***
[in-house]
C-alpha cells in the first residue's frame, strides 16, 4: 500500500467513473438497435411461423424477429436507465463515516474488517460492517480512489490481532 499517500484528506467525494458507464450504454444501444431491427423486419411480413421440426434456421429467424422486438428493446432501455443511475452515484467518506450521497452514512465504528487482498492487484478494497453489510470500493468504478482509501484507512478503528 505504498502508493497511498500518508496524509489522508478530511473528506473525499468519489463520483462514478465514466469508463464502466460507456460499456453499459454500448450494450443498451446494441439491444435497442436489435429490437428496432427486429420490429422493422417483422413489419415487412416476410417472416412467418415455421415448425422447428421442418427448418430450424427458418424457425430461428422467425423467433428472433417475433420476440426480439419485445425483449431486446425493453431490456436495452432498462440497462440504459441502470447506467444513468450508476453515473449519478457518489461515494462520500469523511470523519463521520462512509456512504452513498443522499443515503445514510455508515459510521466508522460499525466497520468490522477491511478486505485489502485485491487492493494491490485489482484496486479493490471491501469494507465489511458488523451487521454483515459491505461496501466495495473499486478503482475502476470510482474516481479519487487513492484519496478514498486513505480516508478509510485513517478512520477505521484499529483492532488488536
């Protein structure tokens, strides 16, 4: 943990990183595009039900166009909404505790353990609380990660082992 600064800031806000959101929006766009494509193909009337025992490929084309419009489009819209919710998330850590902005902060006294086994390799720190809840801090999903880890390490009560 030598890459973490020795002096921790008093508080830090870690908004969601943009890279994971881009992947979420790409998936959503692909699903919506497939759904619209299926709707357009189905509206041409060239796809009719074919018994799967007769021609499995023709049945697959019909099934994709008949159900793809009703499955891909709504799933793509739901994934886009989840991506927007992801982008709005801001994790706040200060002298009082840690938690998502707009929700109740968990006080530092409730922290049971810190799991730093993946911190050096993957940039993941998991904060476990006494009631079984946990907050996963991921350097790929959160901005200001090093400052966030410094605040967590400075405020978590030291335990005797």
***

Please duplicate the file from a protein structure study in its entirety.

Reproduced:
[in-house]
C-alpha cells in the first residue's frame, strides 16, 4: 500500500467513473438497435411461423424477429436507465463515516474488517460492517480512489490481532 499517500484528506467525494458507464450504454444501444431491427423486419411480413421440426434456421429467424422486438428493446432501455443511475452515484467518506450521497452514512465504528487482498492487484478494497453489510470500493468504478482509501484507512478503528 505504498502508493497511498500518508496524509489522508478530511473528506473525499468519489463520483462514478465514466469508463464502466460507456460499456453499459454500448450494450443498451446494441439491444435497442436489435429490437428496432427486429420490429422493422417483422413489419415487412416476410417472416412467418415455421415448425422447428421442418427448418430450424427458418424457425430461428422467425423467433428472433417475433420476440426480439419485445425483449431486446425493453431490456436495452432498462440497462440504459441502470447506467444513468450508476453515473449519478457518489461515494462520500469523511470523519463521520462512509456512504452513498443522499443515503445514510455508515459510521466508522460499525466497520468490522477491511478486505485489502485485491487492493494491490485489482484496486479493490471491501469494507465489511458488523451487521454483515459491505461496501466495495473499486478503482475502476470510482474516481479519487487513492484519496478514498486513505480516508478509510485513517478512520477505521484499529483492532488488536
């Protein structure tokens, strides 16, 4: 943990990183595009039900166009909404505790353990609380990660082992 600064800031806000959101929006766009494509193909009337025992490929084309419009489009819209919710998330850590902005902060006294086994390799720190809840801090999903880890390490009560 030598890459973490020795002096921790008093508080830090870690908004969601943009890279994971881009992947979420790409998936959503692909699903919506497939759904619209299926709707357009189905509206041409060239796809009719074919018994799967007769021609499995023709049945697959019909099934994709008949159900793809009703499955891909709504799933793509739901994934886009989840991506927007992801982008709005801001994790706040200060002298009082840690938690998502707009929700109740968990006080530092409730922290049971810190799991730093993946911190050096993957940039993941998991904060476990006494009631079984946990907050996963991921350097790929959160901005200001090093400052966030410094605040967590400075405020978590030291335990005797």